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LOS ANGELES, June 10 (Reuters) – U.S. President Joe Biden on Friday accused the U.S. oil industry, and Exxon Mobil Corp (XOM.N) in particular, of capitalizing on a supply shortage to fatten profits after a report showed inflation surging to a new 40-year record.
U.S. consumer inflation accelerated in May as gasoline prices hit a record high and the cost of food soared, leading to the largest annual increase in four decades. A gallon of regular gasoline cost an average $4.99 nationwide on Friday, according to motorist group AAA.
Biden, who came into office vowing to reduce U.S. dependence on fossil fuels, said on Friday he was hoping to speed up oil production, which is expected to hit record highs in the United States next year.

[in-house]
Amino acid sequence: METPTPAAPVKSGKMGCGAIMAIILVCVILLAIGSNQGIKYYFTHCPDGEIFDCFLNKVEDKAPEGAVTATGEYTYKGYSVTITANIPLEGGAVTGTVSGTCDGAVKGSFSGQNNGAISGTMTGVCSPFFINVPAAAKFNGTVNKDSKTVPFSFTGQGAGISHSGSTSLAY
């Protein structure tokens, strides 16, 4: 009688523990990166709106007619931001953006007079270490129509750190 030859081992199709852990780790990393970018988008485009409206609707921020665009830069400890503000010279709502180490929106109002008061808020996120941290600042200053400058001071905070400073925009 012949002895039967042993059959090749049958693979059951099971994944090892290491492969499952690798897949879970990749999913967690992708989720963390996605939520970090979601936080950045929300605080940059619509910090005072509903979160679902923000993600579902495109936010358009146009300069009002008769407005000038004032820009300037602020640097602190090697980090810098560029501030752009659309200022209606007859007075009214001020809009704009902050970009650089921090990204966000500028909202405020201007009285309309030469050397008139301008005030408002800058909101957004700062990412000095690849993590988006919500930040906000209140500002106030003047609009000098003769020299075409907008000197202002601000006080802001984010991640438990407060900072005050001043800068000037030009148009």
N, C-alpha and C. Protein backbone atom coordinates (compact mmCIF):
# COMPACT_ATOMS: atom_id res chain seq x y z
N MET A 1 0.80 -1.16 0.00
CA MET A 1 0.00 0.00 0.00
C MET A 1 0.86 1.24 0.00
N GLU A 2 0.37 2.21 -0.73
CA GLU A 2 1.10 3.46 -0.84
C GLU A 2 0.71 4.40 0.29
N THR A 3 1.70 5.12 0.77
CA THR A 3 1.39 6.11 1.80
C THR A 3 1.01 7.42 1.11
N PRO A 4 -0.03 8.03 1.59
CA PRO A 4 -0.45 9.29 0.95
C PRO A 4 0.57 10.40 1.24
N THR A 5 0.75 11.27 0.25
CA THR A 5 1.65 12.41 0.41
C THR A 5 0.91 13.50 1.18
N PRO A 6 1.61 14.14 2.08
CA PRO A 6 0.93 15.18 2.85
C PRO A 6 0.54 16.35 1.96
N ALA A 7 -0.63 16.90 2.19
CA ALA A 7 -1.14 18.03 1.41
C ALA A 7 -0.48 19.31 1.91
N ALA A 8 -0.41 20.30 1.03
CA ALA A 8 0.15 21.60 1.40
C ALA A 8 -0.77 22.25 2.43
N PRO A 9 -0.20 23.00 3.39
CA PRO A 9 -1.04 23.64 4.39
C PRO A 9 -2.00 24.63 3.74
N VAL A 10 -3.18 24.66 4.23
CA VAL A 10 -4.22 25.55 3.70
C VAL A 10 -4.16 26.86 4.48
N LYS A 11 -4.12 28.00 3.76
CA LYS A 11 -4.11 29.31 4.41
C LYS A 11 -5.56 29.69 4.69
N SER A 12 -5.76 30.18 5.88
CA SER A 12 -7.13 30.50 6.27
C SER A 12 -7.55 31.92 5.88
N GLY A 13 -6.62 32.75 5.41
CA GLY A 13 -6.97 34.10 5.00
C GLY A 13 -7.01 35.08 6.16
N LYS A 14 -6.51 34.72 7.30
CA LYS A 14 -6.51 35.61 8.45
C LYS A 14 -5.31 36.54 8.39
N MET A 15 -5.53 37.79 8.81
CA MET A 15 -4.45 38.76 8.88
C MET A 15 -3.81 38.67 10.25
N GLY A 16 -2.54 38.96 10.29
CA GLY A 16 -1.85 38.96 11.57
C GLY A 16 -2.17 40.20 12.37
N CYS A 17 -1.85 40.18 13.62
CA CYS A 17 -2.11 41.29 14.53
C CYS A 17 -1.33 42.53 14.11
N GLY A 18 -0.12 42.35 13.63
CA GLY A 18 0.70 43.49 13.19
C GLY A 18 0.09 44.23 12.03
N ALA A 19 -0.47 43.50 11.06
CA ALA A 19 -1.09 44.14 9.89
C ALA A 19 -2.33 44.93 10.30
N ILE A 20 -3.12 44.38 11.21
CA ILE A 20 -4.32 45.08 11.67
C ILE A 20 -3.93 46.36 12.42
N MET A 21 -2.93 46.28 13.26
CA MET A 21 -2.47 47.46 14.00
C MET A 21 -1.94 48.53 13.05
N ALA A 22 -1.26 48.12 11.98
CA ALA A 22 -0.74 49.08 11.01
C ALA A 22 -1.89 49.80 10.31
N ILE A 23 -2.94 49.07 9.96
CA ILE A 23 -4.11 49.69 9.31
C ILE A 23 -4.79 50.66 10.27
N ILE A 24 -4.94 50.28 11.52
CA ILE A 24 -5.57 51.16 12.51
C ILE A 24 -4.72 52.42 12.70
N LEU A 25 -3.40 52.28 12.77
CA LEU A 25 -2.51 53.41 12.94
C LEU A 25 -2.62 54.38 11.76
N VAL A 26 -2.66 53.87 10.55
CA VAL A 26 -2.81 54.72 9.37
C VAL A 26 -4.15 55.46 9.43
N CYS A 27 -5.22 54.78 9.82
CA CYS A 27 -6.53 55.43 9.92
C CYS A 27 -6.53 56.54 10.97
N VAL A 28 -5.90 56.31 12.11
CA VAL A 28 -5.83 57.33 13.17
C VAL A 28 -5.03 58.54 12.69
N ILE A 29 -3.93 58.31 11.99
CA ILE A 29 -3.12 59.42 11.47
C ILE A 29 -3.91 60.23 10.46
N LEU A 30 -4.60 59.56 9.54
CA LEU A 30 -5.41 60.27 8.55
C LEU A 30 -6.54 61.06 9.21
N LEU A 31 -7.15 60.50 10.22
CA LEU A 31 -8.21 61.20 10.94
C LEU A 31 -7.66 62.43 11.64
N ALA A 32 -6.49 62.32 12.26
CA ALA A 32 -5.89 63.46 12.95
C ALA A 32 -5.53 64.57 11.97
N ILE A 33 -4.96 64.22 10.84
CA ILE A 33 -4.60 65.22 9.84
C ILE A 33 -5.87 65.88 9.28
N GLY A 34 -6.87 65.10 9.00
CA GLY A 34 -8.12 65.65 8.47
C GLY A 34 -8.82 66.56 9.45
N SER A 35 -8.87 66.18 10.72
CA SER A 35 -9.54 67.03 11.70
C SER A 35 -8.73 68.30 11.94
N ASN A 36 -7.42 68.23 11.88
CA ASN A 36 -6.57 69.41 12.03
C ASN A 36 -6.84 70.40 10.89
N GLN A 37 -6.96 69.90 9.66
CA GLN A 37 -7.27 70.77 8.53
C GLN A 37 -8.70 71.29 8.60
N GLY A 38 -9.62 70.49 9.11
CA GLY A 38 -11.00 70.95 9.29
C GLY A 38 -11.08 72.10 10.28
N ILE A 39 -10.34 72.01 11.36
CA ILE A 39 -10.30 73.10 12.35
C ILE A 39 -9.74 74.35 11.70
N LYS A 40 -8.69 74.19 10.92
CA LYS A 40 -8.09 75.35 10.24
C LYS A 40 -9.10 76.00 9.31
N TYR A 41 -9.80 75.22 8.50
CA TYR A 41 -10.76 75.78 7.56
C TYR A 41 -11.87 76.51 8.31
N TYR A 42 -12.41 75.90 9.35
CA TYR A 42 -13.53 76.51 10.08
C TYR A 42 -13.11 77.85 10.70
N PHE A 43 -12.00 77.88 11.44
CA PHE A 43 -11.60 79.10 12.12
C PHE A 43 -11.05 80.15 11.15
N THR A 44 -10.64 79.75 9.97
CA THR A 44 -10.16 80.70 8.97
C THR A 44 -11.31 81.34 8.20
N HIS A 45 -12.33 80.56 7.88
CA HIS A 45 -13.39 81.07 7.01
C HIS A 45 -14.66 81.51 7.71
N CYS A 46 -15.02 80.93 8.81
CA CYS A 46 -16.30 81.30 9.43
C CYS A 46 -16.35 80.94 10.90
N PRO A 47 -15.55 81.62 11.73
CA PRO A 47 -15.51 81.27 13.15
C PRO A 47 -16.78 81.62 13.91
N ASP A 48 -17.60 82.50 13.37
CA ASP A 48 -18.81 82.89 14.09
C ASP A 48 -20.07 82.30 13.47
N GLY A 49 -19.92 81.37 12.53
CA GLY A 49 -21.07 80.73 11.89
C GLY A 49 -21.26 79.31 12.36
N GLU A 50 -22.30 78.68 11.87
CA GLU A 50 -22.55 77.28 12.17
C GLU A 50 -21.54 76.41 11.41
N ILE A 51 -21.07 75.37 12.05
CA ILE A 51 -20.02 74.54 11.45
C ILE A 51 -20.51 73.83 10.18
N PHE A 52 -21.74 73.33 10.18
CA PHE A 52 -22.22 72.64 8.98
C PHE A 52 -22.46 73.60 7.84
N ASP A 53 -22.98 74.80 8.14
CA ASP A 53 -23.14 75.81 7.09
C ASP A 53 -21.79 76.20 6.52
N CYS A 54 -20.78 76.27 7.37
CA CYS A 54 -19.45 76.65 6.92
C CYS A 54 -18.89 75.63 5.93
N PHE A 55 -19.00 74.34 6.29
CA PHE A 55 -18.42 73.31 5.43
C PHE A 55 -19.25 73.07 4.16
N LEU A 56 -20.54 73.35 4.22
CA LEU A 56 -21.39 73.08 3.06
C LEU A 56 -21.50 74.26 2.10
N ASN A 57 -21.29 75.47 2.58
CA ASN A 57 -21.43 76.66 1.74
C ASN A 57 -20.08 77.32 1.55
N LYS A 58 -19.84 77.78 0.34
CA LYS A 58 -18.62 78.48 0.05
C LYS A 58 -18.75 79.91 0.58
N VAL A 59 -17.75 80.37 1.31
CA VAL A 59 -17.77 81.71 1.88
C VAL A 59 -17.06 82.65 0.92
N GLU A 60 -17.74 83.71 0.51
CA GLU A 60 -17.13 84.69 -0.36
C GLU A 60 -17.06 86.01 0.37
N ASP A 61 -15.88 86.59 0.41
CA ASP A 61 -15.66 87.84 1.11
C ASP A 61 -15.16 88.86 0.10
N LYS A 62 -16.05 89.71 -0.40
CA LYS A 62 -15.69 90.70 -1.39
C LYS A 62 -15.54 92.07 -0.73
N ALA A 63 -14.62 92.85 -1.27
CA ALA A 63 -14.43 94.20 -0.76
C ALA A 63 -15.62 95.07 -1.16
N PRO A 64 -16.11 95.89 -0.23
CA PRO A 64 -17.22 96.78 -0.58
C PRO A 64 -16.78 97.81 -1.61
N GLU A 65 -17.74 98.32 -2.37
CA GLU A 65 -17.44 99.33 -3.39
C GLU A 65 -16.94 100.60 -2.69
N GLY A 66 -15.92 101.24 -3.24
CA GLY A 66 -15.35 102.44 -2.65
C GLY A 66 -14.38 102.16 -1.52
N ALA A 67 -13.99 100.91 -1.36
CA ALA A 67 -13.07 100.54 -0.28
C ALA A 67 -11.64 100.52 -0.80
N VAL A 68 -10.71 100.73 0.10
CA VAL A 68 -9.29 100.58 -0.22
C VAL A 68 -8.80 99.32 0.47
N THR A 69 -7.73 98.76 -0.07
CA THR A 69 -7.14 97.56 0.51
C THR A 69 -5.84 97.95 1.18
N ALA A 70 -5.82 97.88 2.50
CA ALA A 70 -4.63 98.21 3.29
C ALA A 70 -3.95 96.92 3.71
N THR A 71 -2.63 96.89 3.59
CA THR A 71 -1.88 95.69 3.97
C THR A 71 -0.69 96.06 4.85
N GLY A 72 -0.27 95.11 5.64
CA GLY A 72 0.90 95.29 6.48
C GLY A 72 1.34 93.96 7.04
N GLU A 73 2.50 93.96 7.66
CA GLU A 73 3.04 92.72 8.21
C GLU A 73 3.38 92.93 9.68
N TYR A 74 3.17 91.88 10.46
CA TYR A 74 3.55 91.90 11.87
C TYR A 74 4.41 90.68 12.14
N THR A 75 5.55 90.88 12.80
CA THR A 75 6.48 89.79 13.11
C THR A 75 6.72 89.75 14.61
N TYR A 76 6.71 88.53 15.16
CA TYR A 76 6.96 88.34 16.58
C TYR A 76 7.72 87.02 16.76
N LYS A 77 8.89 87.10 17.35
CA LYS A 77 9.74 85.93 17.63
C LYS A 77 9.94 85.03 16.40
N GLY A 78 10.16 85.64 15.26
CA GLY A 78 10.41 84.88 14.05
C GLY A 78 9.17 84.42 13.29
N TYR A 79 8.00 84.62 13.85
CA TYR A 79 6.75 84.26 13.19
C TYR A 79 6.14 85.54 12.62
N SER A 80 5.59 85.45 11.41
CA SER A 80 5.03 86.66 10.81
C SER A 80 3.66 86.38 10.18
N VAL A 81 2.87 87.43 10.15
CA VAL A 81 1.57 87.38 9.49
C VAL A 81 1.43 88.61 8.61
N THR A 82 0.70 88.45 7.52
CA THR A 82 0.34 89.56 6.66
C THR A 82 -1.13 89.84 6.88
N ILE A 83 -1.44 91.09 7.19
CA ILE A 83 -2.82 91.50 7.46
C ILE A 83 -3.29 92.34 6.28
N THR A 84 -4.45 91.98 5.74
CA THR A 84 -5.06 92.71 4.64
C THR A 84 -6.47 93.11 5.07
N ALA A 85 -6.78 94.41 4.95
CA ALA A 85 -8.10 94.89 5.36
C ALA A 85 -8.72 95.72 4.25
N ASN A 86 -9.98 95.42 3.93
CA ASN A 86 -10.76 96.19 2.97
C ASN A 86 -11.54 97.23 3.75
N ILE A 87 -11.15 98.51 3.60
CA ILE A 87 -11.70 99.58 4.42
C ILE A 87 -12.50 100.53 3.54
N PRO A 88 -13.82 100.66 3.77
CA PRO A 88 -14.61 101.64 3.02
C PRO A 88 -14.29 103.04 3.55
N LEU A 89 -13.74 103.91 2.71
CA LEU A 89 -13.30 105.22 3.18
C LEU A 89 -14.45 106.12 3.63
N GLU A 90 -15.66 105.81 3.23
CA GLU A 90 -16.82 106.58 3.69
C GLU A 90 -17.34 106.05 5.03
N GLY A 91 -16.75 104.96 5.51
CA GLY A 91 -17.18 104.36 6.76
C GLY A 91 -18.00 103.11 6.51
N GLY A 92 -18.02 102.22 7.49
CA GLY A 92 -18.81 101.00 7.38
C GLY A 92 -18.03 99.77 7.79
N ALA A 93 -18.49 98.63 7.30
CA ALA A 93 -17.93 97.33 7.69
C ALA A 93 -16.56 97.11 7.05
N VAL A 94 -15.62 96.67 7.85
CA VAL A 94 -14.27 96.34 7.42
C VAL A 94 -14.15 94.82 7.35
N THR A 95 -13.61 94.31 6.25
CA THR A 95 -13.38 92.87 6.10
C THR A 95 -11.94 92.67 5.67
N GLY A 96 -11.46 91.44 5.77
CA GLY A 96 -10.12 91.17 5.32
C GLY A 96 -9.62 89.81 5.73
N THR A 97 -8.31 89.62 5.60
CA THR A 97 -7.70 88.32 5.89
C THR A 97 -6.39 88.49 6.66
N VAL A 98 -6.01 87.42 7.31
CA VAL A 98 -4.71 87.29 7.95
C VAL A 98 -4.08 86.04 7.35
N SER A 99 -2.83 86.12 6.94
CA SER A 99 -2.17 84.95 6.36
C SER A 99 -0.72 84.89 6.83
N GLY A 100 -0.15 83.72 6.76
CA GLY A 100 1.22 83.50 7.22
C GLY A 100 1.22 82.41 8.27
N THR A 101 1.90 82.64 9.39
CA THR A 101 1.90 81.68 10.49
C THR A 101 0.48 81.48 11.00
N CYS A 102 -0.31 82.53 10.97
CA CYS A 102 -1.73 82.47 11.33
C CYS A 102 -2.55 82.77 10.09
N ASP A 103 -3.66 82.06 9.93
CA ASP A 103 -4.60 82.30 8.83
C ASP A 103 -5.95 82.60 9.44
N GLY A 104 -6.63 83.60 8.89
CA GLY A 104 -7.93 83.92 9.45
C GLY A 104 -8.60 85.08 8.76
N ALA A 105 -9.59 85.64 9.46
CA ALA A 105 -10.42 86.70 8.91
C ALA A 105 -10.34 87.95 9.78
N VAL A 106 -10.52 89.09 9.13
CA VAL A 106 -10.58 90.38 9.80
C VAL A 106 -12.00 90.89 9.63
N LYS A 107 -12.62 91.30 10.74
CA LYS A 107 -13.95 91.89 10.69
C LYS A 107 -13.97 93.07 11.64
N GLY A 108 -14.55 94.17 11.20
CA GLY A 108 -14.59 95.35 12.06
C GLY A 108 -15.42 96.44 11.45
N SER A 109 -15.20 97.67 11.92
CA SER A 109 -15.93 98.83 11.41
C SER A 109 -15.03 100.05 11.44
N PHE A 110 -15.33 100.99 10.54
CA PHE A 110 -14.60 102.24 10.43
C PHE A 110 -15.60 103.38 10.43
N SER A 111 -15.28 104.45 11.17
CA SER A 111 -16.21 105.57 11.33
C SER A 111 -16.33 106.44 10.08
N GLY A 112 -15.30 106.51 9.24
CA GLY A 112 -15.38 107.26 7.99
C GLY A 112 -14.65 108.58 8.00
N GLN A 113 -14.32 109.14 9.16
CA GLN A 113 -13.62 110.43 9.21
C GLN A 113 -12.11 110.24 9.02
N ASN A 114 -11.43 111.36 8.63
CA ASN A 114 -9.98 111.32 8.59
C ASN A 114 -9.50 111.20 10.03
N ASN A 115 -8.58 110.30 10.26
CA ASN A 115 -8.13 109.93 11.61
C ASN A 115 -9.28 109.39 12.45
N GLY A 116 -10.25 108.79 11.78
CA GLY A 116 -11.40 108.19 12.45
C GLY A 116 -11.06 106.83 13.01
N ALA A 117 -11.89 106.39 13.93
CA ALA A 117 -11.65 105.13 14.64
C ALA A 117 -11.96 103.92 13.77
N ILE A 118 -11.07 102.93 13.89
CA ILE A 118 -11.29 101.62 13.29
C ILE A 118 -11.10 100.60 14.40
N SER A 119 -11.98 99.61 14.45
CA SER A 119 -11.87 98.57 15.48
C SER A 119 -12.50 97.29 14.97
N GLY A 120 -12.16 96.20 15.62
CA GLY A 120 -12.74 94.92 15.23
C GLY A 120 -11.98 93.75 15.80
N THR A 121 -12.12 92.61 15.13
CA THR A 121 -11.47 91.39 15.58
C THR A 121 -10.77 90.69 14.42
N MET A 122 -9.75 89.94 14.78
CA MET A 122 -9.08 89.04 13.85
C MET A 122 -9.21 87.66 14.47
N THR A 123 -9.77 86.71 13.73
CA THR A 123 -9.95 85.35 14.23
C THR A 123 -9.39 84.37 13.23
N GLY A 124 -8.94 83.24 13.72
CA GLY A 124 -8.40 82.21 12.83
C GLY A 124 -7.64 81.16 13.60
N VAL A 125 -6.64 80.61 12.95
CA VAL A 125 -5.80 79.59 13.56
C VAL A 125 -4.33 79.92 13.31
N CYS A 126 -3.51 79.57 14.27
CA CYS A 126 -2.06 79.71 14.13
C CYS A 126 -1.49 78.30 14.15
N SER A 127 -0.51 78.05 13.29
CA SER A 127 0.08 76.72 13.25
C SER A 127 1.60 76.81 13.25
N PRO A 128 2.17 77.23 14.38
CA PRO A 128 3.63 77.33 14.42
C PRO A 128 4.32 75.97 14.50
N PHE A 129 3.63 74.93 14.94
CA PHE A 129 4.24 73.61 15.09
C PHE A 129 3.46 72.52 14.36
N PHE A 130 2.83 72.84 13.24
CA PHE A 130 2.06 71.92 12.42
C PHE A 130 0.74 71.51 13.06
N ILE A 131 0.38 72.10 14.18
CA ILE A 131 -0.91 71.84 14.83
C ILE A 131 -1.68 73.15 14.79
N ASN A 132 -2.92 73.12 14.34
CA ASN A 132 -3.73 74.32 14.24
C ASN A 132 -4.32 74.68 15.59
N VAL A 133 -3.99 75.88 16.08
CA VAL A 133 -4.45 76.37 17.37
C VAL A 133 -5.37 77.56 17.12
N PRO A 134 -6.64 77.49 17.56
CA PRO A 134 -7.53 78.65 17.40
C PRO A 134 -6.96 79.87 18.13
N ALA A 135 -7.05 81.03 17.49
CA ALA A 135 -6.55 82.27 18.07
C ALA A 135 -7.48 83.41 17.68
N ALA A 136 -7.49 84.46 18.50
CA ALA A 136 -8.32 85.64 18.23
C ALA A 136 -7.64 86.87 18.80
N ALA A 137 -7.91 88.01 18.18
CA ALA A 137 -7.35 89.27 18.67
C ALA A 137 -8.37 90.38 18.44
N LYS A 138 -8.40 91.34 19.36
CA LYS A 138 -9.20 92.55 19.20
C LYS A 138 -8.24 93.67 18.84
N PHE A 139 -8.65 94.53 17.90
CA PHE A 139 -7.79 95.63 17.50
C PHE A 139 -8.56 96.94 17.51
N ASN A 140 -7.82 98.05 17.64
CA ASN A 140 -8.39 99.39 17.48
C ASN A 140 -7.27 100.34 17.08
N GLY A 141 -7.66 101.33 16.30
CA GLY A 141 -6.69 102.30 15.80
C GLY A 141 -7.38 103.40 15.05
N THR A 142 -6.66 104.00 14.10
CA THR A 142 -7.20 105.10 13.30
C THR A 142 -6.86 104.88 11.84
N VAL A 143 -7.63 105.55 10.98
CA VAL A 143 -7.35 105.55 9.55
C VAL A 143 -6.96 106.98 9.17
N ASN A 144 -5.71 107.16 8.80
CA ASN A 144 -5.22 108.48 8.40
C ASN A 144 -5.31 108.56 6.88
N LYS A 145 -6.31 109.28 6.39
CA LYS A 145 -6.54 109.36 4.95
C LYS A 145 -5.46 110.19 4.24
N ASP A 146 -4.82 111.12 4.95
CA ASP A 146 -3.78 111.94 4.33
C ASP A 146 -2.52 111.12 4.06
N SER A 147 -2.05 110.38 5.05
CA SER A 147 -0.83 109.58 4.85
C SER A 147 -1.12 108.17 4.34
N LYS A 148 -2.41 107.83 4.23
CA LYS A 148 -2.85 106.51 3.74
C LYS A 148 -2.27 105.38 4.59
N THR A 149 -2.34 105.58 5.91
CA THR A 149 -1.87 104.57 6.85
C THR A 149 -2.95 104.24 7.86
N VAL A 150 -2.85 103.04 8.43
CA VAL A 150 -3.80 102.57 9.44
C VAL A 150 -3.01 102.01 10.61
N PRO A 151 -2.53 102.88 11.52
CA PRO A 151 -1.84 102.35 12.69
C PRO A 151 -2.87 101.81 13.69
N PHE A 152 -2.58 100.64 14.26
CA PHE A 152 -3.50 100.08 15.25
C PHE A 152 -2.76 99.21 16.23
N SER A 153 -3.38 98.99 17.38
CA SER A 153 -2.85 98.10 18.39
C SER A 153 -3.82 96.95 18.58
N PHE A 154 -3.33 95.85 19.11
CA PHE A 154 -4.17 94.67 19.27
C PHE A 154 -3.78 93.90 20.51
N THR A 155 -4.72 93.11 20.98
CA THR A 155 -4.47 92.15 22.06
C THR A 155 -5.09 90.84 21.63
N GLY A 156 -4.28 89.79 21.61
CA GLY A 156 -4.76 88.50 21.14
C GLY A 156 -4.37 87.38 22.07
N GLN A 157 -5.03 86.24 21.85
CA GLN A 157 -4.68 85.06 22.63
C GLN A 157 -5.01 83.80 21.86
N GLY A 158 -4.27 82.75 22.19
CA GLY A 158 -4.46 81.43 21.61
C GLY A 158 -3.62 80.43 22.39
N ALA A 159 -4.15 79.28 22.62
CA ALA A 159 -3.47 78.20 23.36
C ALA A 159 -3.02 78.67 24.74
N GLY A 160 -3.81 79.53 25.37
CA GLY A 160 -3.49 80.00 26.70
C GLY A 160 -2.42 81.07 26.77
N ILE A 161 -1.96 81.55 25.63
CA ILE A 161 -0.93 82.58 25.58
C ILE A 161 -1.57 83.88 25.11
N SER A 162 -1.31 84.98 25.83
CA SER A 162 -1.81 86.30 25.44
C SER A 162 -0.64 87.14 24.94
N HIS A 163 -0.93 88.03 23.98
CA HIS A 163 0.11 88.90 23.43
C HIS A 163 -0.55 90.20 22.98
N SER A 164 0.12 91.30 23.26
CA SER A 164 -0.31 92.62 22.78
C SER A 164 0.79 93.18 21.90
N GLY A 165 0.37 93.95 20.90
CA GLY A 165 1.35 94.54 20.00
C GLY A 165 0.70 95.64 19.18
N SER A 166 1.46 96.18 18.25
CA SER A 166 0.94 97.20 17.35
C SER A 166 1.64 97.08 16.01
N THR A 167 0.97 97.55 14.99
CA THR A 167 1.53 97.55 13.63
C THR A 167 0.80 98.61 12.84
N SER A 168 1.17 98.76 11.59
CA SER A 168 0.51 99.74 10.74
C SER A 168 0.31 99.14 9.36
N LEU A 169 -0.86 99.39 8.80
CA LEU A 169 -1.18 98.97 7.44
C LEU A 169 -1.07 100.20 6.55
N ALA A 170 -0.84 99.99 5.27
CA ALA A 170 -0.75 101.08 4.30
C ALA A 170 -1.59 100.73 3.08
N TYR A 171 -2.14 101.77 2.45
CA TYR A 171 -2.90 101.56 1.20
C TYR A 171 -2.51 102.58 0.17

But he also issued a warning to the industry, whose profits have jumped with oil and gas prices, pointing to the gains as evidence consumers are paying for more than higher labor and shipping costs.
“Exxon made more money than God this year,” Biden told reporters following a speech to dockworker union representatives at the Port of Los Angeles. U.S. oil companies are not using higher profits to drill more but to buy back stock, he added.
Share buybacks improve earnings per share by reducing the number of shares outstanding, indirectly helping to boost share prices. Companies see buybacks as a way to reward investors.
“Why aren’t they drilling? Because they make more money not producing more oil,” Biden said. “Exxon, start investing and start paying your taxes.”
Exxon pushed back at the comments, noting it has continued to increase its U.S. oil, gasoline and diesel production, and had borrowed heavily to increase output while suffering losses in 2020.
“We have been in regular contact…
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